About half of all pregnancies are unplanned, which is just a staggering number to me. We need more contraceptives out there so that women — and men — have more choices and contraception has more impact so we can bring the population down. 

What would be a better contraceptive? 

We need more user-friendly, non-prescription methods for women. And the other big — huge — gap is male contraception.

Read the rest of our interview here.

How racism influences where medical students say they want to practice

A survey of nearly 4,000 medical students from 49 schools finds that racism — both implicit and explicit — seems to influence the students’ decision on whether to practice in communities of color or underserved communities. Medical students were surveyed as first-years and then again in their third or fourth year of school. Researchers found that students who had more negative racial attitudes or who went to school with many minority students tended to have less of an intention to practice in communities with minority populations. Students who were enrolled in schools with curricula that focused on improving the health of minorities and students who interacted more with black faculty and students were more likely to want to serve in underrepresented communities. The findings underscore the need to better understand racism in medical education, the authors write.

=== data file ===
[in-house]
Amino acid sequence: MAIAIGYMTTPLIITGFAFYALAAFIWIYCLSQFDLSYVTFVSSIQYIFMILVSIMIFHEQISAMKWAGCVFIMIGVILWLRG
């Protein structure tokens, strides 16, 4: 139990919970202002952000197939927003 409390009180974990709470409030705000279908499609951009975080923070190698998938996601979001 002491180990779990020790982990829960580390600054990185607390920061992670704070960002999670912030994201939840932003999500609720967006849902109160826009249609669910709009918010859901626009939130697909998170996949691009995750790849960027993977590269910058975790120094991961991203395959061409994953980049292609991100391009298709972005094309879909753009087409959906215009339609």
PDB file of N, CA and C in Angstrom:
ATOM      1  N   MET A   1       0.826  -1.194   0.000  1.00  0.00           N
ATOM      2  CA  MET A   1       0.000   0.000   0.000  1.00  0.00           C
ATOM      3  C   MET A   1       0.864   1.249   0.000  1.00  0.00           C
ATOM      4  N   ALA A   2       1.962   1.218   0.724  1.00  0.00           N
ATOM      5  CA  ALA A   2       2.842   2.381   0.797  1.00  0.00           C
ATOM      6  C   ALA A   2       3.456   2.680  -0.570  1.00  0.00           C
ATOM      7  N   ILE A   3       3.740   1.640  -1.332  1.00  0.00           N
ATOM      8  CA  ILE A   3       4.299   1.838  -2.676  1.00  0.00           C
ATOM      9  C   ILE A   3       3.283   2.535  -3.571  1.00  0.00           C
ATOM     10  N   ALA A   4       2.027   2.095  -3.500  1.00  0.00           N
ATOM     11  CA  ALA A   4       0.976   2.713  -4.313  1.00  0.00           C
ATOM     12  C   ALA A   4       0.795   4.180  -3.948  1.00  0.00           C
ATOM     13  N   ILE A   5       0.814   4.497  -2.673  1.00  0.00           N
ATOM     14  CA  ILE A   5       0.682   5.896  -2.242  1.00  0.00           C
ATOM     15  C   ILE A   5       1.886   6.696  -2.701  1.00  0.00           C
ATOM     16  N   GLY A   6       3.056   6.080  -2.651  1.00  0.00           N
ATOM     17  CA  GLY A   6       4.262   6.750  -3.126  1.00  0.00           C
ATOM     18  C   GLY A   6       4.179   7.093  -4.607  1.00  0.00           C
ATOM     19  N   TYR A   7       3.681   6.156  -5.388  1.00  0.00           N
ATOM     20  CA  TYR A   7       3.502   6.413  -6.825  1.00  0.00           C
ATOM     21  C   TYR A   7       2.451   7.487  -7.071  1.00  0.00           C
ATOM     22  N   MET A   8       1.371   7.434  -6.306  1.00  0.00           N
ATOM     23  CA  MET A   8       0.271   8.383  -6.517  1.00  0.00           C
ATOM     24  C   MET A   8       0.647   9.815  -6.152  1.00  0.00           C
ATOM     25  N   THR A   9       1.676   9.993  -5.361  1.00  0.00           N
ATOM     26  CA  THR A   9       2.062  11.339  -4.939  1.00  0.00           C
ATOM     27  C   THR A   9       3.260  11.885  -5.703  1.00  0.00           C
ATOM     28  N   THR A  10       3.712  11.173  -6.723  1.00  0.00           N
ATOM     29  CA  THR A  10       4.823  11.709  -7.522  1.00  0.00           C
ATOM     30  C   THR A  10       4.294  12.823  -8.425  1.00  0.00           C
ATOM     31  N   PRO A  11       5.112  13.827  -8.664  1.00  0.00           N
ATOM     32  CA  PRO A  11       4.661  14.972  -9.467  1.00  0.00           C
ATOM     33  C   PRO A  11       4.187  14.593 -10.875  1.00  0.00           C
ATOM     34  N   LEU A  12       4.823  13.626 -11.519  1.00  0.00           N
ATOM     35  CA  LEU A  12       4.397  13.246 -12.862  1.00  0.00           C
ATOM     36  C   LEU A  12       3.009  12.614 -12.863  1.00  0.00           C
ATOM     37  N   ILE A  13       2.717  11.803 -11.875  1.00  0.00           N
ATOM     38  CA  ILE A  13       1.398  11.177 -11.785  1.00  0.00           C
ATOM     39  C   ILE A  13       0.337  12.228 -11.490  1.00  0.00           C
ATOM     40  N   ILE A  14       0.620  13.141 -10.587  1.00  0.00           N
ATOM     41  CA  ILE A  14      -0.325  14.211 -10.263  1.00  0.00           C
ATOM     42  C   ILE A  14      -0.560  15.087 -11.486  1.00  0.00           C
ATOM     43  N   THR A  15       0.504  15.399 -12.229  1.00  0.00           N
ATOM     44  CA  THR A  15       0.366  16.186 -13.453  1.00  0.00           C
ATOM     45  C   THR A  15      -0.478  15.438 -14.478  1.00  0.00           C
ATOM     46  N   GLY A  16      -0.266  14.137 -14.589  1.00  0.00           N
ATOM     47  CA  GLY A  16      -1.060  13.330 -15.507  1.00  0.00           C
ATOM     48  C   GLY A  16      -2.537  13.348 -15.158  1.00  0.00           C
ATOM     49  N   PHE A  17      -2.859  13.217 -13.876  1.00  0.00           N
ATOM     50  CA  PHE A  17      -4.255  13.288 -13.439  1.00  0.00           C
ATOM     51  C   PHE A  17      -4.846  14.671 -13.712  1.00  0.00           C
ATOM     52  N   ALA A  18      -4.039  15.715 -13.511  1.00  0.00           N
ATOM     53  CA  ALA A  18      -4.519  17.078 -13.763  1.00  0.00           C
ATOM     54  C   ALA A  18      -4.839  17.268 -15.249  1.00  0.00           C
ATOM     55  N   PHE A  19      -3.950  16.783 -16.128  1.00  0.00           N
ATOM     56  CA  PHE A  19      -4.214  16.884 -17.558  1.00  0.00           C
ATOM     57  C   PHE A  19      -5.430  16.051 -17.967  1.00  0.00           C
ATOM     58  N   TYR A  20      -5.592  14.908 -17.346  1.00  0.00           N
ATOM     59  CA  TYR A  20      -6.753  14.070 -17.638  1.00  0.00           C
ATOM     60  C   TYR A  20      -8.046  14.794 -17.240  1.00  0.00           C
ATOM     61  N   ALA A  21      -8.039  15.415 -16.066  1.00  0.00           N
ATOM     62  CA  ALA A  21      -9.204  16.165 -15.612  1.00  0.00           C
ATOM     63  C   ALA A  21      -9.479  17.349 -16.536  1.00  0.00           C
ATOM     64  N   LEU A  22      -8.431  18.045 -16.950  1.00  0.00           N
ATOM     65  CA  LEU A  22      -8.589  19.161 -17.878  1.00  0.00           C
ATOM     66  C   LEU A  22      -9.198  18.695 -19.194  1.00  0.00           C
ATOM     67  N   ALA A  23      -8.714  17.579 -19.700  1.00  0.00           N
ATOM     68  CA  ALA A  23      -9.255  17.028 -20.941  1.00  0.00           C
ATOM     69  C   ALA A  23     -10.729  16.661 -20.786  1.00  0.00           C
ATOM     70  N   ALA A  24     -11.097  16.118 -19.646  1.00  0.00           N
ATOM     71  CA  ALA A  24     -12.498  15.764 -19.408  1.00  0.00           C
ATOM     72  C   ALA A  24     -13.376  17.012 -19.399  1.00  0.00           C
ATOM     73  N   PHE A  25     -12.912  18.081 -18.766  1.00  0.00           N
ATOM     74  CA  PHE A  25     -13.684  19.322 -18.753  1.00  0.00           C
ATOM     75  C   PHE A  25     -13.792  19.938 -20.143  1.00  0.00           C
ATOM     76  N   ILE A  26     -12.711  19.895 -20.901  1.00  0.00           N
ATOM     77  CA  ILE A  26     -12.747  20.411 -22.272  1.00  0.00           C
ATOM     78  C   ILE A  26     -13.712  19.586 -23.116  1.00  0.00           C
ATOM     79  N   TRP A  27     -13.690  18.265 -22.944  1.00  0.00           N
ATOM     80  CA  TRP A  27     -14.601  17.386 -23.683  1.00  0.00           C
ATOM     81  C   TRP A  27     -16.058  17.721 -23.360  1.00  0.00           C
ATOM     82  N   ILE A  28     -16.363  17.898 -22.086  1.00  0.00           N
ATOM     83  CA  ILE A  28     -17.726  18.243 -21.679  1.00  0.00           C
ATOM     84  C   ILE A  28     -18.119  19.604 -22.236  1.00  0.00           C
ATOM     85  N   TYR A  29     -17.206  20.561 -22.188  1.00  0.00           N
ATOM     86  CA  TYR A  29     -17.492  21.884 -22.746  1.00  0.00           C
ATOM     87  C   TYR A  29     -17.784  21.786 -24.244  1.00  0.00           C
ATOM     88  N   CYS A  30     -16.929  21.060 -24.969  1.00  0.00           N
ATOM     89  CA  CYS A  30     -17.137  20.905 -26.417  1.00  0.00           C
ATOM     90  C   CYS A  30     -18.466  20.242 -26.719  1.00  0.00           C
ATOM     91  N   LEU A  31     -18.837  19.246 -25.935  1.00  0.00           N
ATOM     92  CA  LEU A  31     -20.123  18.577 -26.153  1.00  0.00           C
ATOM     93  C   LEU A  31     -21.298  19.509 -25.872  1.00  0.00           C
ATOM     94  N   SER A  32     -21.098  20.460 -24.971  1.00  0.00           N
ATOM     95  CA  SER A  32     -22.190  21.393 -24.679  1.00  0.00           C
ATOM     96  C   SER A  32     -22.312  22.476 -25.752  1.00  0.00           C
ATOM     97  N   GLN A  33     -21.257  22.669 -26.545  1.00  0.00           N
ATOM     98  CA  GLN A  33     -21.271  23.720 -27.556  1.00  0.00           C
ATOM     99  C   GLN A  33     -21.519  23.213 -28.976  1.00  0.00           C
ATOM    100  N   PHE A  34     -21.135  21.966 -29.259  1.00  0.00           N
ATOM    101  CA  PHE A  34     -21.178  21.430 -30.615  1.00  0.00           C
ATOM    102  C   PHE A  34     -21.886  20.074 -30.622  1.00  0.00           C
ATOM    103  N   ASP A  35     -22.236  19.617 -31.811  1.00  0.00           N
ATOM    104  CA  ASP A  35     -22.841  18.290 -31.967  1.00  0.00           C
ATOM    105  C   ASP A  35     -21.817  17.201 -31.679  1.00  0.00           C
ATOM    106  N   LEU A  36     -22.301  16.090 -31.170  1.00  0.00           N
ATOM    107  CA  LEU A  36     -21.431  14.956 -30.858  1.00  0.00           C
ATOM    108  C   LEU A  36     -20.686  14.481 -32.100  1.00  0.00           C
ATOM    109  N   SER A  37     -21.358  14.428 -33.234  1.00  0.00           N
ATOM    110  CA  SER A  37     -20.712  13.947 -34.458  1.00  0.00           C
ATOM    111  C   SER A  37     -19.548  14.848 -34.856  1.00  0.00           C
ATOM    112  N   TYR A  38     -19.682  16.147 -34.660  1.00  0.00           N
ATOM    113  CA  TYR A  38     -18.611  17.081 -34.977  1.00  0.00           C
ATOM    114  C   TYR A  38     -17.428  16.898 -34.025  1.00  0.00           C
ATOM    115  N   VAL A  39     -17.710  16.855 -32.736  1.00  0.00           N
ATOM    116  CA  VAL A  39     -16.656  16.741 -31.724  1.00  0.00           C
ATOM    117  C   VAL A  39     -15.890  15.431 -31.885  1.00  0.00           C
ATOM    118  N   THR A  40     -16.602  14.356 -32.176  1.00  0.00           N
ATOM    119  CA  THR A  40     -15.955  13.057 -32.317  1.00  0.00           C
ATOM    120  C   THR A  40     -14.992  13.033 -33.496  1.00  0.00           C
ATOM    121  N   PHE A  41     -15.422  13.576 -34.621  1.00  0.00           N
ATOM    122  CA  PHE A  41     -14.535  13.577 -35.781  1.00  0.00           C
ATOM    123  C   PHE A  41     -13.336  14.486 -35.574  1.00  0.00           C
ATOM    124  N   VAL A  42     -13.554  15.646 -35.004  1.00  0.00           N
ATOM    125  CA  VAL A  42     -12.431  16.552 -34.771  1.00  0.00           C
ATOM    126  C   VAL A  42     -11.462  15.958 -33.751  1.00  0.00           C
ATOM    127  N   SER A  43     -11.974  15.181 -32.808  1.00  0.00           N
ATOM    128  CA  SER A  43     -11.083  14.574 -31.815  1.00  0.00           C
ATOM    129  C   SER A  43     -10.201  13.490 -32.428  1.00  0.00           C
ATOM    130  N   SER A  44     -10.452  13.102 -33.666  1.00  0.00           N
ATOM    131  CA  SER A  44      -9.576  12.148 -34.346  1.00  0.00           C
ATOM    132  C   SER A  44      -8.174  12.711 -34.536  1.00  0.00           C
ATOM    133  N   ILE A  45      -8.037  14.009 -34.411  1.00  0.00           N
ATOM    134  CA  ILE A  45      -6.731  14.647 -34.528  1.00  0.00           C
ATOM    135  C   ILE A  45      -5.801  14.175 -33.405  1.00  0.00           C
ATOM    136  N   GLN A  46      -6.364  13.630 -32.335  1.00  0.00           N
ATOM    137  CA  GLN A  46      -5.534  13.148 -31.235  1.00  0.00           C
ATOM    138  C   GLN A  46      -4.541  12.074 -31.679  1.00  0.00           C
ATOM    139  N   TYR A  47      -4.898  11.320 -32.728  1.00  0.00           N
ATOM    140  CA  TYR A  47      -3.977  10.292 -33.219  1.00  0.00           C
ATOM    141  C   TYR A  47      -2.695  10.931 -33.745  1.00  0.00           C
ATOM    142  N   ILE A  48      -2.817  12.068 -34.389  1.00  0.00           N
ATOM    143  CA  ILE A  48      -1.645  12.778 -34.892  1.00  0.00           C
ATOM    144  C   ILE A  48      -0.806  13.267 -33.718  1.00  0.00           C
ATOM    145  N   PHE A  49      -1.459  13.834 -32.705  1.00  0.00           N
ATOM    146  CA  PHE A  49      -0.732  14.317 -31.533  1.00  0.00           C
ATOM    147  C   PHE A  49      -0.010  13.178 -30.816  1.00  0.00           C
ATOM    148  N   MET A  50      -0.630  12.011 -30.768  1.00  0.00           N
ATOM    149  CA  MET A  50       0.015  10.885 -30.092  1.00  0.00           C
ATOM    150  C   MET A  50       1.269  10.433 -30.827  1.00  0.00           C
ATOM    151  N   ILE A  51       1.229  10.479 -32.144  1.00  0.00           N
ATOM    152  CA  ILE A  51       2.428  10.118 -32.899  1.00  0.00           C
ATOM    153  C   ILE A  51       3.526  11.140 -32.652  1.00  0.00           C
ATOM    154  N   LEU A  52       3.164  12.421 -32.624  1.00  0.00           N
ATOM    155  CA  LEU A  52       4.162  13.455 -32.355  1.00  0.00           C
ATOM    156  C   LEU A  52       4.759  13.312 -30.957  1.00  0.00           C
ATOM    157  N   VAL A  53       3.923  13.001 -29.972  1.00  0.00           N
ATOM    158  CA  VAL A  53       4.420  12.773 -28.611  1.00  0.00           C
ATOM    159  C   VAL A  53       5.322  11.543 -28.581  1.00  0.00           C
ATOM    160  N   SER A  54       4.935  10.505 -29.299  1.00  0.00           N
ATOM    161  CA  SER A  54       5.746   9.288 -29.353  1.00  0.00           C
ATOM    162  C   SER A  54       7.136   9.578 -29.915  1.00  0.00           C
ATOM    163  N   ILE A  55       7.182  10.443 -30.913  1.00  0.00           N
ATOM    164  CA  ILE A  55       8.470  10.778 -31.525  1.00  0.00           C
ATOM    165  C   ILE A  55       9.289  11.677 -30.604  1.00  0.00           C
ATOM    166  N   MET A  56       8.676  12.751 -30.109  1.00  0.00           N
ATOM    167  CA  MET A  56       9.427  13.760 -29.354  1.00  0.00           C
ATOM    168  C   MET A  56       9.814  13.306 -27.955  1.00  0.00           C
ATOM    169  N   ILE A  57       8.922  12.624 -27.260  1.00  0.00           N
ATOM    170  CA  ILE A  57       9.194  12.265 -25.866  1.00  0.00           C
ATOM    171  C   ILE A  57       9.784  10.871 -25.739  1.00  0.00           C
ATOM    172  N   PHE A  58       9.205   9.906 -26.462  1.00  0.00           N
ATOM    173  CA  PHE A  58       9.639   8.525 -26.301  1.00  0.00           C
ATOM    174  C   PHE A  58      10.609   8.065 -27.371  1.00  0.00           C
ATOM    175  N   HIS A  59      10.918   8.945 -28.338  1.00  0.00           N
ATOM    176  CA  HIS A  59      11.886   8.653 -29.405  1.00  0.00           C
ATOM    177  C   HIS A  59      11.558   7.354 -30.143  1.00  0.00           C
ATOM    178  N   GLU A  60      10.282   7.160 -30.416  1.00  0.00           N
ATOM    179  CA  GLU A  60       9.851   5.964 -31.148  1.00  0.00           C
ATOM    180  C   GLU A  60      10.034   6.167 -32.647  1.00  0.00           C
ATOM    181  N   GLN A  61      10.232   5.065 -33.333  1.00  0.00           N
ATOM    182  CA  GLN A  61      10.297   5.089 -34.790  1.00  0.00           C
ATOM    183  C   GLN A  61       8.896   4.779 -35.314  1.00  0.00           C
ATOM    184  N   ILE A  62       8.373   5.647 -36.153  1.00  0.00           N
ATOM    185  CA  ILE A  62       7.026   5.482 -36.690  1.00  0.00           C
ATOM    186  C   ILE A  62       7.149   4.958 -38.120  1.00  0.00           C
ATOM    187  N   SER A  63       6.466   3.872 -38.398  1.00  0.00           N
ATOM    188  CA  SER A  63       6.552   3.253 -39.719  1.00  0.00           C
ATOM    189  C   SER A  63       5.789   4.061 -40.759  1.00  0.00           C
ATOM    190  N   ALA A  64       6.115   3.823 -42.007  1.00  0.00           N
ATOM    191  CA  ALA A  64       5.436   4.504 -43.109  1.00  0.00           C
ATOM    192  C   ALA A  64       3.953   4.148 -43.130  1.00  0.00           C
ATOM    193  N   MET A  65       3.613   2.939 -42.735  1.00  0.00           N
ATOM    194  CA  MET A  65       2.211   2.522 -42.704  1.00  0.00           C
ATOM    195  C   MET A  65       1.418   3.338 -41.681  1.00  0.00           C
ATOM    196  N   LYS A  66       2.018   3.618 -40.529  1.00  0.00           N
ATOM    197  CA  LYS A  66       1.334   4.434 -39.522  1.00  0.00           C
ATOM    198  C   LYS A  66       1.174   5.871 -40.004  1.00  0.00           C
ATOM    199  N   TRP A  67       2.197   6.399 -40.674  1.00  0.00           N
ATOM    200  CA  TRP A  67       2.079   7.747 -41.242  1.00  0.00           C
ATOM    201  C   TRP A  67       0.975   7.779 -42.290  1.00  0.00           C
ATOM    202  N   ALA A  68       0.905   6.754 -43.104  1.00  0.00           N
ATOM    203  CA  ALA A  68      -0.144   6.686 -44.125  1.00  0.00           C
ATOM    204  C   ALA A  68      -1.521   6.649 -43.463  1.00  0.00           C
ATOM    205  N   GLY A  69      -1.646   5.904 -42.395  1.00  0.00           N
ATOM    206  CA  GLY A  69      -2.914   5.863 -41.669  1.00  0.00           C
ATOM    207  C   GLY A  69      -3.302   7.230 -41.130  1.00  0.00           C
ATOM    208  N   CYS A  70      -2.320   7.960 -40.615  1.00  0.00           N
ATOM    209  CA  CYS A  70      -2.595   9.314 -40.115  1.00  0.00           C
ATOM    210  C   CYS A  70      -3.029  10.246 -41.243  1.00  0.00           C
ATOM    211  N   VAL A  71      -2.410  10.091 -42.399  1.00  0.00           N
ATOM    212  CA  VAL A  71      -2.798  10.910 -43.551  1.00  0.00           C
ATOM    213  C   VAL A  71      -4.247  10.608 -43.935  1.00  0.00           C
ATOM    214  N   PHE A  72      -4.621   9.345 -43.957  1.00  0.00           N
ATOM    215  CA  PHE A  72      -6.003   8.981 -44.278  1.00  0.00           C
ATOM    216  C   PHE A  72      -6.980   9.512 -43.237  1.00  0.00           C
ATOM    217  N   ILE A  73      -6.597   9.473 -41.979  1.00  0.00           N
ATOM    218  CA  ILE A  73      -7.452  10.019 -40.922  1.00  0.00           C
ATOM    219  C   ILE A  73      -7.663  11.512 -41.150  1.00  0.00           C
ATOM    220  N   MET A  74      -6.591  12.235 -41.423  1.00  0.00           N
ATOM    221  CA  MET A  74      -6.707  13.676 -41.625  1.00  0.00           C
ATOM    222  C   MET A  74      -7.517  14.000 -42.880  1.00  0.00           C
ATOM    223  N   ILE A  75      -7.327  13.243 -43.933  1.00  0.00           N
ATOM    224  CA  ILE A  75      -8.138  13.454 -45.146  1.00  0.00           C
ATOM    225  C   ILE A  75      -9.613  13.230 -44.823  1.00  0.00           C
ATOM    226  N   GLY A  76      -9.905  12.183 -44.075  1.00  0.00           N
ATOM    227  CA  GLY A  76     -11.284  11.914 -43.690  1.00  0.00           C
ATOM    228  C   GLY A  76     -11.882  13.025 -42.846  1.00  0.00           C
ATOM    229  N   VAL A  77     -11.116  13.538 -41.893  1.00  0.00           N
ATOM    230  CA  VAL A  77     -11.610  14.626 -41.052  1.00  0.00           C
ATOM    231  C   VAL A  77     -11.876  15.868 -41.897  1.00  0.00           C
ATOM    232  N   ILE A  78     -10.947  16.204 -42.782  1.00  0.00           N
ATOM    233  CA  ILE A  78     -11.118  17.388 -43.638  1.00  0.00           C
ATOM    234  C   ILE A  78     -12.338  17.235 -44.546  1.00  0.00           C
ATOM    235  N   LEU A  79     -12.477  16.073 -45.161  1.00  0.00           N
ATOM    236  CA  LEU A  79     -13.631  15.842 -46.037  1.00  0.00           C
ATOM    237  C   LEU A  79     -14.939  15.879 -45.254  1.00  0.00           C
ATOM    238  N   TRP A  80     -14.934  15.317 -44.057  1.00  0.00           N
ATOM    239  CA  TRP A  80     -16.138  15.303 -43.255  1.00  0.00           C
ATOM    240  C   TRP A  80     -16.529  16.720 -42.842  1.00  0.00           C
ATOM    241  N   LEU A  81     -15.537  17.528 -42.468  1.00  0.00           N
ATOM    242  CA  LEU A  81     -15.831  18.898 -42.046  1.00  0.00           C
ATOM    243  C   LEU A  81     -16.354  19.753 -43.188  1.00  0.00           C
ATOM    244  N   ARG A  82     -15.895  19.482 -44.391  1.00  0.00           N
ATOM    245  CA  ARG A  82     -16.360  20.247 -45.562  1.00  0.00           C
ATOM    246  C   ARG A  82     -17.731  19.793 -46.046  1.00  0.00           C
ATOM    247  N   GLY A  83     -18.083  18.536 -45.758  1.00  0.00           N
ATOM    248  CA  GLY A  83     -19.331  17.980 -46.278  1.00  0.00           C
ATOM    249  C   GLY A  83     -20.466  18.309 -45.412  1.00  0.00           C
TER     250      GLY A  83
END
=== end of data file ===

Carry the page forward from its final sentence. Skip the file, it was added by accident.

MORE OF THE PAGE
What to read around the web today

  • Everything you need to know about importing drugs from Canada. STAT
  • Why the placental microbiome should be a cautionary tale. The Atlantic
  • The deep emotional ties between depression and autism. Spectrum
  • Health insurers walk delicate line against Democrats’ health proposals. The Wall Street Journal
  • From diagnostics to autopsy to burial, stillbirths are alarmingly expensive in America. Vox

Thanks for reading! More tomorrow,


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Thursday, August 1, 2019